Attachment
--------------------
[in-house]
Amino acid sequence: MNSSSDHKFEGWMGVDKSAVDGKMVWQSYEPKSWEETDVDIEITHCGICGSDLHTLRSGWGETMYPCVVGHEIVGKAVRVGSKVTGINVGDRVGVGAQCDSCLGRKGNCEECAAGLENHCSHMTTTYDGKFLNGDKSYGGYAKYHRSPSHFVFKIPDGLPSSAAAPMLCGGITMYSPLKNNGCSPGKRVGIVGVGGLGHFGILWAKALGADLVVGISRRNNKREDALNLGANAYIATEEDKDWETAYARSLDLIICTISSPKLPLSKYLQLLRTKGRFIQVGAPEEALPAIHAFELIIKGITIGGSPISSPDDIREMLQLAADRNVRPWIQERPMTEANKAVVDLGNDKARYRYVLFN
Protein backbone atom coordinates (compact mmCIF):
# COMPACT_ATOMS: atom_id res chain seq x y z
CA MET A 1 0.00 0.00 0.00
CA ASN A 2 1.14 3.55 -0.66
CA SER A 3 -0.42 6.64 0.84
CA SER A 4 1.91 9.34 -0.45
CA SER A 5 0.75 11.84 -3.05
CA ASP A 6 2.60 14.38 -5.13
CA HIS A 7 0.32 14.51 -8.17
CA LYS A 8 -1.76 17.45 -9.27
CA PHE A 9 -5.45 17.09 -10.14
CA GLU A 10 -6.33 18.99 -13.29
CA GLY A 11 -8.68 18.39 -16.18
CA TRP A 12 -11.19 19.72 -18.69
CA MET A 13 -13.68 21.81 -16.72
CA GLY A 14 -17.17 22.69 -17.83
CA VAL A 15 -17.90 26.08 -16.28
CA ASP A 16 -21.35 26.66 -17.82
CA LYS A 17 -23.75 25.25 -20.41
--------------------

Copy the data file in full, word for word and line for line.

[in-house]
Amino acid sequence: MNSSSDHKFEGWMGVDKSAVDGKMVWQSYEPKSWEETDVDIEITHCGICGSDLHTLRSGWGETMYPCVVGHEIVGKAVRVGSKVTGINVGDRVGVGAQCDSCLGRKGNCEECAAGLENHCSHMTTTYDGKFLNGDKSYGGYAKYHRSPSHFVFKIPDGLPSSAAAPMLCGGITMYSPLKNNGCSPGKRVGIVGVGGLGHFGILWAKALGADLVVGISRRNNKREDALNLGANAYIATEEDKDWETAYARSLDLIICTISSPKLPLSKYLQLLRTKGRFIQVGAPEEALPAIHAFELIIKGITIGGSPISSPDDIREMLQLAADRNVRPWIQERPMTEANKAVVDLGNDKARYRYVLFN
Protein backbone atom coordinates (compact mmCIF):
# COMPACT_ATOMS: atom_id res chain seq x y z
CA MET A 1 0.00 0.00 0.00
CA ASN A 2 1.14 3.55 -0.66
CA SER A 3 -0.42 6.64 0.84
CA SER A 4 1.91 9.34 -0.45
CA SER A 5 0.75 11.84 -3.05
CA ASP A 6 2.60 14.38 -5.13
CA HIS A 7 0.32 14.51 -8.17
CA LYS A 8 -1.76 17.45 -9.27
CA PHE A 9 -5.45 17.09 -10.14
CA GLU A 10 -6.33 18.99 -13.29
CA GLY A 11 -8.68 18.39 -16.18
CA TRP A 12 -11.19 19.72 -18.69
CA MET A 13 -13.68 21.81 -16.72
CA GLY A 14 -17.17 22.69 -17.83
CA VAL A 15 -17.90 26.08 -16.28
CA ASP A 16 -21.35 26.66 -17.82
CA LYS A 17 -23.75 25.25 -20.41